Having been to the current capital (Tokyo) and the former capital (Kyoto), it was time to visit an even earlier capital of Japan (most of the 8th century, known as the Nara period) and frolic with the deer. Well, we didn't actually frolic.
As has become our daily routine, we started at Kyoto Station. In fact, it was the same train line that we took the previous day to Fushimi Inari, but instead of taking the local train for two stops, we took the rapid (express) train for about 45 minutes. We knew to arrive early and were first in our particular line. While waiting, we saw a freight train go through, which had some standard shipping containers but also had smaller ones. It would have made sense if two containers were the same as a standard one (they were close), but they were a bit shorter, too.
Nara is known for its deer, and they run with the branding. Utility covers, signs, cartoons, basketball team (the Bambitious Nara; Bambi, get it?) are all associated with deer. With all of the hype, we wondered if we would see many, or any.
We considered taking a bus over to our first destination, Todaiji Temple but decided to walk through the city. It was fun watching the people, looking at the stores and the signs, and stretching our legs from the train ride in general. Once we got to Nara Park, we had our first deer sighting. We needn't have worried; soon we were seeing dozens of deer at a time. People were feeding them sika senbei; you can buy a half dozen of them for ¥150, but there were enough people doing so we had fun just watching. There are claims that some of the deer have learned to bow after being fed; that feels like anthropomorphizing to me, although I did see some deer wait at a crosswalk for traffic to die down, then look both ways as it crossed.
People posed with the deer, petted them, and were in awe of them in general. Makes sense, since they're regarded as heavenly animals which protect both Nara and Japan. The deer you see in Nara are relatively small and quite docile, but you do see signs reminding you that they're wild animals, and can still be aggressive at times. Most people were genuinely eager to interact with them, but some weren't. A few times I saw one person posing, urging another to take a photo, only to have the photographer bail because another deer came up from behind; those photographers wanted nothing to do with the deer.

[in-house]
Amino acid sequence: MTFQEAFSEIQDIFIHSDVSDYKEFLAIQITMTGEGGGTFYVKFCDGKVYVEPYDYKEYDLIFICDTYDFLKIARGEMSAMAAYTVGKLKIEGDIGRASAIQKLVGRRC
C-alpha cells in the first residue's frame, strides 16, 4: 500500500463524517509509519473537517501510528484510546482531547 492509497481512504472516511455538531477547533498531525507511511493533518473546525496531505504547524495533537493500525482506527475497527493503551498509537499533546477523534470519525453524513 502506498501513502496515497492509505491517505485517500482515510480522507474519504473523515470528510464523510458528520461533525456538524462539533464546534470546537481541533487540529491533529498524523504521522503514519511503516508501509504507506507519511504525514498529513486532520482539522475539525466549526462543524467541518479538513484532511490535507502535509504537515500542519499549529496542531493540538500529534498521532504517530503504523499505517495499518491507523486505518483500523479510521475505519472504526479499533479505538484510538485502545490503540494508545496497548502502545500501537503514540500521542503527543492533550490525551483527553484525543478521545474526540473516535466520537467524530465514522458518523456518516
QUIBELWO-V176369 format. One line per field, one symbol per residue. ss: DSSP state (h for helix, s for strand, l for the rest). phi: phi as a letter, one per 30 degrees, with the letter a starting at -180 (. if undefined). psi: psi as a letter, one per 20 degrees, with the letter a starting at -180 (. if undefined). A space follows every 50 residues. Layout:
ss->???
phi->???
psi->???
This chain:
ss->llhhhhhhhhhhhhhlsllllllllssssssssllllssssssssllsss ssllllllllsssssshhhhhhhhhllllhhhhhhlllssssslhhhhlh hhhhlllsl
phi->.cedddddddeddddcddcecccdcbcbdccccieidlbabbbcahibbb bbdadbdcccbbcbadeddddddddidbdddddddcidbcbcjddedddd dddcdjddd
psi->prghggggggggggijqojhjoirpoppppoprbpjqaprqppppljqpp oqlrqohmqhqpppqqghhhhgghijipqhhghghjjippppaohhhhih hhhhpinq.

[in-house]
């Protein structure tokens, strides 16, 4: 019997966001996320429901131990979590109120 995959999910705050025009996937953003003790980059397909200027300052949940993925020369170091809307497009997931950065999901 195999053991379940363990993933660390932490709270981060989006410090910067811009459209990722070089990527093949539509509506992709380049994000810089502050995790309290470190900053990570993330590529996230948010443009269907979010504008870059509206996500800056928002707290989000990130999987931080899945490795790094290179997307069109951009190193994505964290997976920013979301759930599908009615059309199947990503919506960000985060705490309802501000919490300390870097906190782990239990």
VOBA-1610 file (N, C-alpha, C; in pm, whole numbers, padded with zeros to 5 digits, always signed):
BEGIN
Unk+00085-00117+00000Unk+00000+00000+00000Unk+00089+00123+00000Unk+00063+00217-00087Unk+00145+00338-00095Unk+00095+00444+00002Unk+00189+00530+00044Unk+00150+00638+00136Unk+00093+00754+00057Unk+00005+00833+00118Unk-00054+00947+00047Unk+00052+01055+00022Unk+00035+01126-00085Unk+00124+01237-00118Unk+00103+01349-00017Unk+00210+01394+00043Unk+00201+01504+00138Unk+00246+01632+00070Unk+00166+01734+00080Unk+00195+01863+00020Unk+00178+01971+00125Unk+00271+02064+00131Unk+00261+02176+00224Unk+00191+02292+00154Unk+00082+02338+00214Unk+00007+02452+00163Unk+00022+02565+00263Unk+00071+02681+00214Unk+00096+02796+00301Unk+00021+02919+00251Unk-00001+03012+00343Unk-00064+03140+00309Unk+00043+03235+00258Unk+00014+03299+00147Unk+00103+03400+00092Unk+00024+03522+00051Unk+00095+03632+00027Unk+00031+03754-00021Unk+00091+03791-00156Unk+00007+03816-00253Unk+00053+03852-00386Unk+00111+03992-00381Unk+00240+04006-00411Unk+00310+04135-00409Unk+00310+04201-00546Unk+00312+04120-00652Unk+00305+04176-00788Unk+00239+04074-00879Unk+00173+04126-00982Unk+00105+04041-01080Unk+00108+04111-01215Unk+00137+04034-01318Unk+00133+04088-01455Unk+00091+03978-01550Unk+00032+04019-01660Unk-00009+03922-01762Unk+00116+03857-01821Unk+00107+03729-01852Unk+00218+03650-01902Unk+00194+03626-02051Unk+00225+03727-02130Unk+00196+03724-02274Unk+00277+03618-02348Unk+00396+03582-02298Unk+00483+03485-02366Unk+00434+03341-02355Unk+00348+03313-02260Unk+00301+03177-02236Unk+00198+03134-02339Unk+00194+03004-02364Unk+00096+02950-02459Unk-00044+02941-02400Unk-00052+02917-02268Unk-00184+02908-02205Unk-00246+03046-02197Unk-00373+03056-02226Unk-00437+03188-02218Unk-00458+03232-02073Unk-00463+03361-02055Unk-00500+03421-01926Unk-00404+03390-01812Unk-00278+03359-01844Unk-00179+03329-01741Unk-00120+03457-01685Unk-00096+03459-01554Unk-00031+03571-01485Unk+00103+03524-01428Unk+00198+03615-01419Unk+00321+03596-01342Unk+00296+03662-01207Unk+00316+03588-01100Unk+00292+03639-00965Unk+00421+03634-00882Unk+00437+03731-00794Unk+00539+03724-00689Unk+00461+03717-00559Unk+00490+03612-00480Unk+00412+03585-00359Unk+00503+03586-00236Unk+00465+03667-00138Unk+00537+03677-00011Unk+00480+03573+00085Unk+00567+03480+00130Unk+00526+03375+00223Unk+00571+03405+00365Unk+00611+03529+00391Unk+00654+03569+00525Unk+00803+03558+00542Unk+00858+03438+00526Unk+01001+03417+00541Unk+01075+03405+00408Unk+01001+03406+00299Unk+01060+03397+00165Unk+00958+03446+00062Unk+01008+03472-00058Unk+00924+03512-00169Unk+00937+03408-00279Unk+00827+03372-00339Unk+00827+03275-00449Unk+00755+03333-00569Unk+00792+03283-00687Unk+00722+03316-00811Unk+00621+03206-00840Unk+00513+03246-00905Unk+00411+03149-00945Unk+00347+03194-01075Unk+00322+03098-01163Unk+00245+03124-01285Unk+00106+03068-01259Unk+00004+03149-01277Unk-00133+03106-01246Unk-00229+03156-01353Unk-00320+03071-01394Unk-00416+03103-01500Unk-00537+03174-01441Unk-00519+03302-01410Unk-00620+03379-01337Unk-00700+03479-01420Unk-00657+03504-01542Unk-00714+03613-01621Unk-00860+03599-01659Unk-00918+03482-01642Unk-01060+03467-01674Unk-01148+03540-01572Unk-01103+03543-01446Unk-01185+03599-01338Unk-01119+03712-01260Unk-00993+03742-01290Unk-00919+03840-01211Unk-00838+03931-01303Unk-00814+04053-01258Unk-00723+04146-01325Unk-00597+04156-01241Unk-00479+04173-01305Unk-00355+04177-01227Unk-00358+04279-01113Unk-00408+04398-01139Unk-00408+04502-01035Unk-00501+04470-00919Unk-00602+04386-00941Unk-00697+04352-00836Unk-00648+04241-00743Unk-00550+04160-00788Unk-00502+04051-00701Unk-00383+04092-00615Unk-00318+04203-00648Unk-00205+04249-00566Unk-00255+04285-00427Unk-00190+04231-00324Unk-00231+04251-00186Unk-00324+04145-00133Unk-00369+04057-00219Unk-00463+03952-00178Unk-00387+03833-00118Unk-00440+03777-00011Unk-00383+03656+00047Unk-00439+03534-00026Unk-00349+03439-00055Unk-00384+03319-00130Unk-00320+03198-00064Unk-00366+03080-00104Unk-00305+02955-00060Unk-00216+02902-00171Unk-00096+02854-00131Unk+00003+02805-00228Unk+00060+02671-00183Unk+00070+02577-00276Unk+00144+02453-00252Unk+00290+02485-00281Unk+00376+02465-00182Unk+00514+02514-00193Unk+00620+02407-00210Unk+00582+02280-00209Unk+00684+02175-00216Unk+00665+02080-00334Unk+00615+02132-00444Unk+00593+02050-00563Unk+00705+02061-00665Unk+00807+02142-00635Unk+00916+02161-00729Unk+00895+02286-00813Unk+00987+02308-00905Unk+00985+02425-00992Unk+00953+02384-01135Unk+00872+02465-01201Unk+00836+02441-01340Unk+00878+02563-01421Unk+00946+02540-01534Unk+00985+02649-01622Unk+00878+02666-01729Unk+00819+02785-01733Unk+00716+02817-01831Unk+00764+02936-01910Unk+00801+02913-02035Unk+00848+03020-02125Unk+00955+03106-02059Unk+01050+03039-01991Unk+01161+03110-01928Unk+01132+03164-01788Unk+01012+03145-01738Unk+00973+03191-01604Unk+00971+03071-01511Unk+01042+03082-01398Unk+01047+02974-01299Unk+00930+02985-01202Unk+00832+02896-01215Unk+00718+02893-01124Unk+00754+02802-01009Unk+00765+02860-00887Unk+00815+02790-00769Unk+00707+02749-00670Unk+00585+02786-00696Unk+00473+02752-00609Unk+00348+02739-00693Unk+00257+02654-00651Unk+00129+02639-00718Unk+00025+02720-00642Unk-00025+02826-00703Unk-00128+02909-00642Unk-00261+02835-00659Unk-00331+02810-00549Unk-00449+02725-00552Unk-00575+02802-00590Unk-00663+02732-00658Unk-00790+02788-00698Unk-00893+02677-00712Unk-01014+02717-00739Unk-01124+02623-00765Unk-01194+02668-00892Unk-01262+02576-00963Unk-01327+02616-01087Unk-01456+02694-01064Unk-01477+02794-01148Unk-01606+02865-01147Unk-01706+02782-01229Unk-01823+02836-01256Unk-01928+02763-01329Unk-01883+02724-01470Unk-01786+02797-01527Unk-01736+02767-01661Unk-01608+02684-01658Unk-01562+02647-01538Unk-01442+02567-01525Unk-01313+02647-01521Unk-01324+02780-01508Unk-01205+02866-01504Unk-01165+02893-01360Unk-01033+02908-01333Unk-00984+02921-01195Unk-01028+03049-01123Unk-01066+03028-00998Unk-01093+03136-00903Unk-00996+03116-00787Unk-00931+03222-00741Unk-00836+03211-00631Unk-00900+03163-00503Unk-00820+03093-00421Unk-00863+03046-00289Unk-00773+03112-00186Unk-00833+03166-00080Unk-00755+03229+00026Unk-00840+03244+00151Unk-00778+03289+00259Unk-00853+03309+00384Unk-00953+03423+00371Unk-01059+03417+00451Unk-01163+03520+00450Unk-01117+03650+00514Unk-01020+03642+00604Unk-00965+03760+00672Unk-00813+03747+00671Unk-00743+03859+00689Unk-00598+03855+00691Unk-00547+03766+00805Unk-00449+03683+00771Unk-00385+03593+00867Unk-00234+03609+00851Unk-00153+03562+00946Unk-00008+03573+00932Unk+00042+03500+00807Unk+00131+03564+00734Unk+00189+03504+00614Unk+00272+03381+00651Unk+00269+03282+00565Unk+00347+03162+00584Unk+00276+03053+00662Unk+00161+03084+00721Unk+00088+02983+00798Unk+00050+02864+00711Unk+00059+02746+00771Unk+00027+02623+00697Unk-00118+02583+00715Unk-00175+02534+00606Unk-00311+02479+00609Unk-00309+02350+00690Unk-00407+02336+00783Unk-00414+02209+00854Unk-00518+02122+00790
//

As we continued through Nara Park, we noticed a bunch of tents and food trucks being set up. It was some sort of festival, so we earmarked that as a lunch possibility. Just past there we saw a sign for Todaji Temple, pointing towards an underground walkway. We took that, and after a while emerged again to the sidewalk, crossed the street, and were nearly there.
This temple is the largest in Nara and has the world's largest bronze Buddha Vairocana, which is the embodiment of the Buddhist concept of emptiness. Housing the statue is what was, until just the past decade, the world's largest wooden building. As if that weren't impressive enough, the former building used to be half again as large before it burned.
It's easy to say things are the largest, so some numbers. The statue is almost 50 feet tall; just the face is over 17 feet. It weights about 500 ton. The building is almost 190 feet long and 160 feet wide.
When you get your first sight of the building, it does look impressive. There's a huge lantern in front which looks tiny in comparison. At the time, a Vietnamese tour was taking a group photo in front; I just went ahead and took the photo anyway. People looked small next to the statue, but they looked minuscule next to the building or even way in front of it.
As you step into the building, you don't see much. Once your eyes start to adjust to the dark, you begin to see the statue (there's a skylight over it which is opened rarely). Flanking it are two smaller (but still huge) golden bodhisattvas. You can walk all around the building, and tucked in a back corner are scale models of the Todaiji complex, as well as former incarnations of the building.
There's also a pillar with a hole cut at the bottom which is the same size as one of the main statue's nostrils. Those who pass through that hole will be blessed with enlightenment in their next life. A school group was there and all the kids were lining up to fit through the hole, adults pulling them. We didn't try, telling ourselves the line was too long.
What was interesting is this temple only wanted you to not use tripods when taking pictures inside the temple. This is counter to many of the temples and shrines we've visited; you can take pictures of the outside, but not of the inside. Some places are more vocal about it than others (one said there are security cameras in use, although I couldn't spot them; another said that cameras would be inspected on the way out and seized if there were photos of the inside, but I wasn't checked). I do want to respect the desire to not have photographs diminish the importance of the site, which is why at many temples I just describe what we saw rather than showing pictures.